Show Posts
Pages: 1 2 [3]
31  Using Arduino / Motors, Mechanics, and Power / Re: Enough juice to drive a Darlington transistor? on: July 02, 2011, 03:38:59 pm
With a 1k resistor in series with the base there's no chance you're going to damage your Arduino. Even if the base voltage is 0V (it won't be -- it'll be around 1.5V) the current will be limited to 5V/1k = 5mA.

The TIP122 has a current gain of 1000 so with a 1k series resistor you should be able to get 1A going through your motor.

The Ruggeduino: compatible with Arduino UNO, 24V operation, all I/O's fused and protected

Thanks for the quick reply! Much appreciated.
- K.
32  Using Arduino / Programming Questions / Re: What happens when I digitalRead() a pin that is in PWM output mode? on: July 02, 2011, 02:43:44 pm
Post-bottom-line note: The digitalRead() function disconnects the timer from the pin, so PWM is no longer applied to the output. It definitely does not automatically set the pin mode to input, and the result is that the pin's bit value in the output register is applied to the pin.  Subsequent analogWrite() function calls can be used to connect the timer signal to the PWM pin again.

Finally, note that if you execute an analogWrite() function to a pin that is not one of the PWM pins, the function writes a zero if the byte value is less than 128, and writes a one if the byte value is greater than or equal to 128.

Wow, thanks everyone, especially Dave. Some very interesting tidbits!!

So if I am resding this correctly, it seems like if a pin is sending PWM output and an attempt to digitalRead() from that pin will cause the PWM output to stop. Does the pin output revert to the last value that was set for this output pin, or just back to 0? I'm assuming the former.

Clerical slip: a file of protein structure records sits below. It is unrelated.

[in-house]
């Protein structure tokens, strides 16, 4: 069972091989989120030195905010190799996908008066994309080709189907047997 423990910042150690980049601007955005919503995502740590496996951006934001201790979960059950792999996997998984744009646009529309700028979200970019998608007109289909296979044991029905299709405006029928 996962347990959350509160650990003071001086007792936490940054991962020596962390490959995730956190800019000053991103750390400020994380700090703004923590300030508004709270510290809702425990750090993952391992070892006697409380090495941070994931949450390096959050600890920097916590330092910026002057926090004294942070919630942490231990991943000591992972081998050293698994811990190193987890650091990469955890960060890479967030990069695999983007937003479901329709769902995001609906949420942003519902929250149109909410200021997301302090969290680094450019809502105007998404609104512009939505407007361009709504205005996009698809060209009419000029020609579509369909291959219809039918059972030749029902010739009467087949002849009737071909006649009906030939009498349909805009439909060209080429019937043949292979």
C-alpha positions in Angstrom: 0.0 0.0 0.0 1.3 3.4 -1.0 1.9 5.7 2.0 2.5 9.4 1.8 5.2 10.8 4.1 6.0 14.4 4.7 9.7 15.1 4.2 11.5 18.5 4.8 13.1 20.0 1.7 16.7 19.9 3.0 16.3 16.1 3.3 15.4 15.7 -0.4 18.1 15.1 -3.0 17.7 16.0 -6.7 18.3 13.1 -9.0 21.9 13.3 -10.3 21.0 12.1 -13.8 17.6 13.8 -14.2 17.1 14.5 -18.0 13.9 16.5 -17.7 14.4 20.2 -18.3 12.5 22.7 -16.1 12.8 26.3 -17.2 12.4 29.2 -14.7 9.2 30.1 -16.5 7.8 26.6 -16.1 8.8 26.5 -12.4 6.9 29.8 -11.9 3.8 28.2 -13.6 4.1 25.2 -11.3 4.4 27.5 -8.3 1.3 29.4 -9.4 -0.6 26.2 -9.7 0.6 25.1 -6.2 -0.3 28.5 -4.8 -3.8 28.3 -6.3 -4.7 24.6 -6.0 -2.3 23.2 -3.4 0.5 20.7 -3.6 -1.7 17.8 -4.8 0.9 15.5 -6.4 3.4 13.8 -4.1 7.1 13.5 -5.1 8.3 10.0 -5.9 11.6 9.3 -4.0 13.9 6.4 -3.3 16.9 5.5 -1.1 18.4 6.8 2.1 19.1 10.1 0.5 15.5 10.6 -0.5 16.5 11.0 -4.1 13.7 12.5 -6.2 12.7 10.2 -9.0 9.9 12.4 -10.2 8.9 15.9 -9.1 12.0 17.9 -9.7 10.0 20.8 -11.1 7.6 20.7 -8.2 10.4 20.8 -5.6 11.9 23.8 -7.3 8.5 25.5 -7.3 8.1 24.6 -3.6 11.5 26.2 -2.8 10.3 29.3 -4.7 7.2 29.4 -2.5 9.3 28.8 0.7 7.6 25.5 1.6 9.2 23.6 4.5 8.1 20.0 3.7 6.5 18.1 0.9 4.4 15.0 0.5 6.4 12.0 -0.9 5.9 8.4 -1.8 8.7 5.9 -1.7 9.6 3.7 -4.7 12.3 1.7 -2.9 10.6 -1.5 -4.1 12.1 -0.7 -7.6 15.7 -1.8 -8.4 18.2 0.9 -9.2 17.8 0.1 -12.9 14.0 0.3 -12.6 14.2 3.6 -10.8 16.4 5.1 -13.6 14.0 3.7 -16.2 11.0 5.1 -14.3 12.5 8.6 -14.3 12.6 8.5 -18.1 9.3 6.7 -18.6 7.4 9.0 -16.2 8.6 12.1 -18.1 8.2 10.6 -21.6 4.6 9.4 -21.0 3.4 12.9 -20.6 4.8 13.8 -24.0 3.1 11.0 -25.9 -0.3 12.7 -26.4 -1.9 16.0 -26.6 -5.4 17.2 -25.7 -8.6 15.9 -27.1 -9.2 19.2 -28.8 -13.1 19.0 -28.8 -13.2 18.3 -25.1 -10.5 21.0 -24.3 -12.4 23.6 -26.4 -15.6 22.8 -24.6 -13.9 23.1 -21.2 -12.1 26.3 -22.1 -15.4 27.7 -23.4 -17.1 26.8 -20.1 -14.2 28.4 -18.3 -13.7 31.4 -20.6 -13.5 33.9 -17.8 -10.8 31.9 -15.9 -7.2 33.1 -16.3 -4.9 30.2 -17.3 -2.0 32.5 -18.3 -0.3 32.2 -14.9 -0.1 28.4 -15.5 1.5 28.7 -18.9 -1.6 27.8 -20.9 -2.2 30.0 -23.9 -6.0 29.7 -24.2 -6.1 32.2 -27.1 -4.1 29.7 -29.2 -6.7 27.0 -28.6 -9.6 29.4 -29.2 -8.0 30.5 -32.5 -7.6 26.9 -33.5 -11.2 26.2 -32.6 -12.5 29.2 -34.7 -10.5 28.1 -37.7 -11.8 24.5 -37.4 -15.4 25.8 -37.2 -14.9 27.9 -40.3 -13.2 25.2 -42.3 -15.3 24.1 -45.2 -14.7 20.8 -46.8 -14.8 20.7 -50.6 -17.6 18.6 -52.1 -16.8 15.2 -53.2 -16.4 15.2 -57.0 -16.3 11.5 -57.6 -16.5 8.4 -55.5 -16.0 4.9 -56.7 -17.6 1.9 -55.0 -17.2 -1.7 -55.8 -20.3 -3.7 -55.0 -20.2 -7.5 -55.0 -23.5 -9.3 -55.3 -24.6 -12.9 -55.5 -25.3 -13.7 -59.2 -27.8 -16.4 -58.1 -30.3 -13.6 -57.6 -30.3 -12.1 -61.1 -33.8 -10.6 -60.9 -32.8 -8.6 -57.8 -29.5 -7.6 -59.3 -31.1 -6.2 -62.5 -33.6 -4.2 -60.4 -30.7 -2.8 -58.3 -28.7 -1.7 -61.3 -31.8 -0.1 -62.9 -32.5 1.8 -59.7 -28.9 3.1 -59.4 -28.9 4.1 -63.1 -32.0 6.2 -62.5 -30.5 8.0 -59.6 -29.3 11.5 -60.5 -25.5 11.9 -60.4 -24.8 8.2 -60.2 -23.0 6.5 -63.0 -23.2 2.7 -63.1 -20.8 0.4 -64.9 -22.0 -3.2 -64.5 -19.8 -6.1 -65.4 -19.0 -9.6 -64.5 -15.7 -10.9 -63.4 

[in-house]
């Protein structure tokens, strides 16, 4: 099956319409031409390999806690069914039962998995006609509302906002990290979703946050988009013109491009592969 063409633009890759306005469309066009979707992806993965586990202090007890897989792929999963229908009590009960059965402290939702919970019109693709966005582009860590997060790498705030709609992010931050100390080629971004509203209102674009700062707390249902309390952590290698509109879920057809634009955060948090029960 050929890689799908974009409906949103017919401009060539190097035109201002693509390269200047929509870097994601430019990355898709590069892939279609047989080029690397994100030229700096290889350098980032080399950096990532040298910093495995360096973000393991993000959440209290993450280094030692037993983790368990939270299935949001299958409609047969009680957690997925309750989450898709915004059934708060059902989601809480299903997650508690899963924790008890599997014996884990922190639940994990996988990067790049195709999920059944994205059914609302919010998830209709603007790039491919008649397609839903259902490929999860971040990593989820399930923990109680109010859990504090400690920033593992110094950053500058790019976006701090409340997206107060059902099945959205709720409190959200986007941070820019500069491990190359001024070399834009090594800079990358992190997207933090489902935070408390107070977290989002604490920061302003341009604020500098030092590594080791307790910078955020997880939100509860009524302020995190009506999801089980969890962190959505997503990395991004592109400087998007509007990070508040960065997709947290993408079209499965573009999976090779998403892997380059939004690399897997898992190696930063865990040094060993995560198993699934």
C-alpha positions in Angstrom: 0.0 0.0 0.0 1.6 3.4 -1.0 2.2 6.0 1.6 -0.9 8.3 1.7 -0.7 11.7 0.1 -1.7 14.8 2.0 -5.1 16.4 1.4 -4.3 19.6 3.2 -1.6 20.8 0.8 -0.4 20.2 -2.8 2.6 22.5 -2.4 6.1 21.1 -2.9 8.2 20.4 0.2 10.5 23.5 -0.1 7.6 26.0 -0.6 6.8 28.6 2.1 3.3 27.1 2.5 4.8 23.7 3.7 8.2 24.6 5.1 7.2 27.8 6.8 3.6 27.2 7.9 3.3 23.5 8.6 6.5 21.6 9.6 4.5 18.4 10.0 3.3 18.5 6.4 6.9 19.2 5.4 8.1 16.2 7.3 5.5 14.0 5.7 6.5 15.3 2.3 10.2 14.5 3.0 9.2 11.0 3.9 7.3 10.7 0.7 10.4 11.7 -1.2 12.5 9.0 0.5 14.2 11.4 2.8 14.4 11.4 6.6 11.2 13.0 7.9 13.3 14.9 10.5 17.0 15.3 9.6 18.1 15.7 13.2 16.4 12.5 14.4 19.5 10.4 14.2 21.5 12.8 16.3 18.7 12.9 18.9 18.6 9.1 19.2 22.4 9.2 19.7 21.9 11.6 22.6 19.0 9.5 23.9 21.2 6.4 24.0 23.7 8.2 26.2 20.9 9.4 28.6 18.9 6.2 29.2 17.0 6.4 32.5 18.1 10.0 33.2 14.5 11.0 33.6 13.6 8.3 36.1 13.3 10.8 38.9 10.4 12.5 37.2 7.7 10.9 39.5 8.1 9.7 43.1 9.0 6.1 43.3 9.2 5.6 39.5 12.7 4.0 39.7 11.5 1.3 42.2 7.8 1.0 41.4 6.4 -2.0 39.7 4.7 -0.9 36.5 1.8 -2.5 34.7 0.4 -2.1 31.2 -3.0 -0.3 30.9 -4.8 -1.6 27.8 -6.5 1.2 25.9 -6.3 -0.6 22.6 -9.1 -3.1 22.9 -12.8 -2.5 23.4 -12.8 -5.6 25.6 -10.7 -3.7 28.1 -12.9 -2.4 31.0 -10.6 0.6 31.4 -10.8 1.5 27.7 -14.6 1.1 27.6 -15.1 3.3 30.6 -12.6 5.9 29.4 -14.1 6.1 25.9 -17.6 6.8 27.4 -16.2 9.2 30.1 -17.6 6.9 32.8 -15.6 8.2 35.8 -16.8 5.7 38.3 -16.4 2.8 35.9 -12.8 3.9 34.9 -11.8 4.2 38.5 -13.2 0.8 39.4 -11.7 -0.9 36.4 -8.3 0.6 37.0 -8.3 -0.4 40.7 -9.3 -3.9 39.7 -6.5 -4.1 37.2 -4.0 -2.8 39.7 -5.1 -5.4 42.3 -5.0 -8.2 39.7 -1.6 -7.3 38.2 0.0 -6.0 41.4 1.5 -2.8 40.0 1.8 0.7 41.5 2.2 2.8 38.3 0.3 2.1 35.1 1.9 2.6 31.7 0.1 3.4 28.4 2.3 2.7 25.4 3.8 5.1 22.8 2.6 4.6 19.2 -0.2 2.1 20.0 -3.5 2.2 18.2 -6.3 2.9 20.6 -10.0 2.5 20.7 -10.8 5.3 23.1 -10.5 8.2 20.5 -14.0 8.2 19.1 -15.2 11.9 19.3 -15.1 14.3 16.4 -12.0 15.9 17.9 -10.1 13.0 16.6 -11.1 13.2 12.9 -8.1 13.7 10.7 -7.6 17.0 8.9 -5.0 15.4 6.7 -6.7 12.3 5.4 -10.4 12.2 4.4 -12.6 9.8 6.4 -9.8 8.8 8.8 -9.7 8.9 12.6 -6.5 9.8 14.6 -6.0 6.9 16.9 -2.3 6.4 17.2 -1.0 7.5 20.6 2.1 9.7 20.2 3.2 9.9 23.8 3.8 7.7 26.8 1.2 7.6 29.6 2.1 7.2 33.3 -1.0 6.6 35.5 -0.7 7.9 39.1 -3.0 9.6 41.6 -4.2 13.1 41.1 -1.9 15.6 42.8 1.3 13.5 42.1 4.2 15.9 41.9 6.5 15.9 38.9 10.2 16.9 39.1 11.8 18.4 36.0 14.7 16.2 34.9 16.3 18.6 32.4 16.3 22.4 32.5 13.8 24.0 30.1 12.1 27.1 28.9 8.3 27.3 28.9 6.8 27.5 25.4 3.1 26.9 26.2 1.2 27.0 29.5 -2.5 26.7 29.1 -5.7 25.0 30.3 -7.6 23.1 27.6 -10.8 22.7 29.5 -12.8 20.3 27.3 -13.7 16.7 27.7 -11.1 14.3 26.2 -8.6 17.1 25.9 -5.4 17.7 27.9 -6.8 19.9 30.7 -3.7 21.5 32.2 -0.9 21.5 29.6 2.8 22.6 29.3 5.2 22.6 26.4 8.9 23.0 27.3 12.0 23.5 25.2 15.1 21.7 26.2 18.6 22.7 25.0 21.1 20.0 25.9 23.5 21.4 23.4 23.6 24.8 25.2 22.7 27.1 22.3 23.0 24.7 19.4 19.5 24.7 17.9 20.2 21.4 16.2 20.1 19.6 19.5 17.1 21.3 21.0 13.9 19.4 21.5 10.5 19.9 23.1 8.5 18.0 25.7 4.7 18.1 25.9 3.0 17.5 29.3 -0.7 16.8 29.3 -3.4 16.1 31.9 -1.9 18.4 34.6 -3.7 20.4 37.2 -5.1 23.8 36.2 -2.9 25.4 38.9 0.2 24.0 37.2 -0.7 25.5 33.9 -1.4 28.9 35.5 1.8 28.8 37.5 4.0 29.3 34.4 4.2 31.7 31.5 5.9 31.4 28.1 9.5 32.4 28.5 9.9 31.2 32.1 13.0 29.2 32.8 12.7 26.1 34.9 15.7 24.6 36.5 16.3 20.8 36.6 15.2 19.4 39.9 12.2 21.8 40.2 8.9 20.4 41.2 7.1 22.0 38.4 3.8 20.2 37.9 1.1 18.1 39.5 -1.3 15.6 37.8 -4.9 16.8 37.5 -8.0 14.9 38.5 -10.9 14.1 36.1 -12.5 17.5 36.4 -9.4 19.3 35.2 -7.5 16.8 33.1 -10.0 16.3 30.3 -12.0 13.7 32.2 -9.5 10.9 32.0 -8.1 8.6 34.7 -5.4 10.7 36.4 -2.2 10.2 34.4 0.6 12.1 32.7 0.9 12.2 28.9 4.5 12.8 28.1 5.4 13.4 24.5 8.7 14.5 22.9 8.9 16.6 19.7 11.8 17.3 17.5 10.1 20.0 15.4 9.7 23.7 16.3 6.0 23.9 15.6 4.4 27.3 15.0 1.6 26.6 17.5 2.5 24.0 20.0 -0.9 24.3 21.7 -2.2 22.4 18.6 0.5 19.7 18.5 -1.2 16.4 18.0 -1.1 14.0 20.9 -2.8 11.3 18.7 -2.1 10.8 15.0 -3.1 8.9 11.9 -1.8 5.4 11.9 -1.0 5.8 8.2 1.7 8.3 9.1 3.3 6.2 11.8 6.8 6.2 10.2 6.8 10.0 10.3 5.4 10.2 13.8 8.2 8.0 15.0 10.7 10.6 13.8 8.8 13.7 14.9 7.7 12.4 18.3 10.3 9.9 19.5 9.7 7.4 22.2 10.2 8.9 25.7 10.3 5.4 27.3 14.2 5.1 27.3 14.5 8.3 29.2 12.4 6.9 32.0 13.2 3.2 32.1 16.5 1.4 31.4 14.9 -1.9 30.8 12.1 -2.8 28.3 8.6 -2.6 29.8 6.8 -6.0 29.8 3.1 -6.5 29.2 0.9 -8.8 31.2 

It's also interesting to see the behavior of analogWrite() to a non-PWM pin - definitely not what I expected!

Thanks and kudos,
- K.
33  Using Arduino / Motors, Mechanics, and Power / Enough juice to drive a Darlington transistor? on: July 02, 2011, 02:34:27 pm
Hi folks, newbie here and working on my first project. I'm trying to build a DC motor controller using the PWM output pins to drive a Darlington transistor (TIP122) using an emitter ground configuration (with an IN4004 and 100nF capacitor across the motor terminals). To be honest, I have not designed hardware for quite a while so I'm a bit rusty (and analog circuits were never my strength) and can use some help.

I'm using an Uno board and I noticed the output pins are rated at 40mA. I'm supplying 12V for the motor and I expect it to draw about 1A and I wanted to make sure the PWM pins provide enough juice at the base to properly drive the transistor. The reference circuit uses a 1K 1W resistor to drive the base and I'm worried that the transistor might be drawing too much current and damage the board. The motor controller is designed for continuous duty.

Any help will be greatly appreciated!

- K.
34  Using Arduino / Programming Questions / What happens when I digitalRead() a pin that is in PWM output mode? on: June 25, 2011, 01:37:51 pm
Hi there, I'm wondering what value would I get when I digitalRead() from a pin that is currently set to output in PWM mode (analogWrite)? Would I expect to read whatever value that is being driven by the PWM output, or would I get a fixed value?

Thanks much,
- K.
35  Using Arduino / Networking, Protocols, and Devices / Re: Any way to detect USB disconnect event? on: June 25, 2011, 01:32:46 pm
Hi Paul, sorry it took me a while to test this, You are right in that properly closing the serial port (e.g. closing the serial monitor) will reset the board, but I seem to observe a different behavior when I just unplug the USB plug from on my stock Uno board.

With a separate power supply, unplugging the USB cable seems to not reset the board and the loop continues to run. However, I did notice that if I plug in the USB again, then the board is automatically reset.

Does this make sense to you?

- K.
36  Using Arduino / Networking, Protocols, and Devices / Any way to detect USB disconnect event? on: June 23, 2011, 12:59:26 pm
Hi all, this is my first post here. I'm using an Arduino Uno and I've been experimenting with the USB COM connection usng the Serial class, and it seems to be manageable so far. Now I'm wondering if there is a way to detect if the USB is disconnected (assuming I have an external source that powers the Uno board)?

It seems like there is no way to do it using the Serial class, short of requiring some sort of a heartbeat or querying the host. Does anyone have any wisdom to share?

- K.
Pages: 1 2 [3]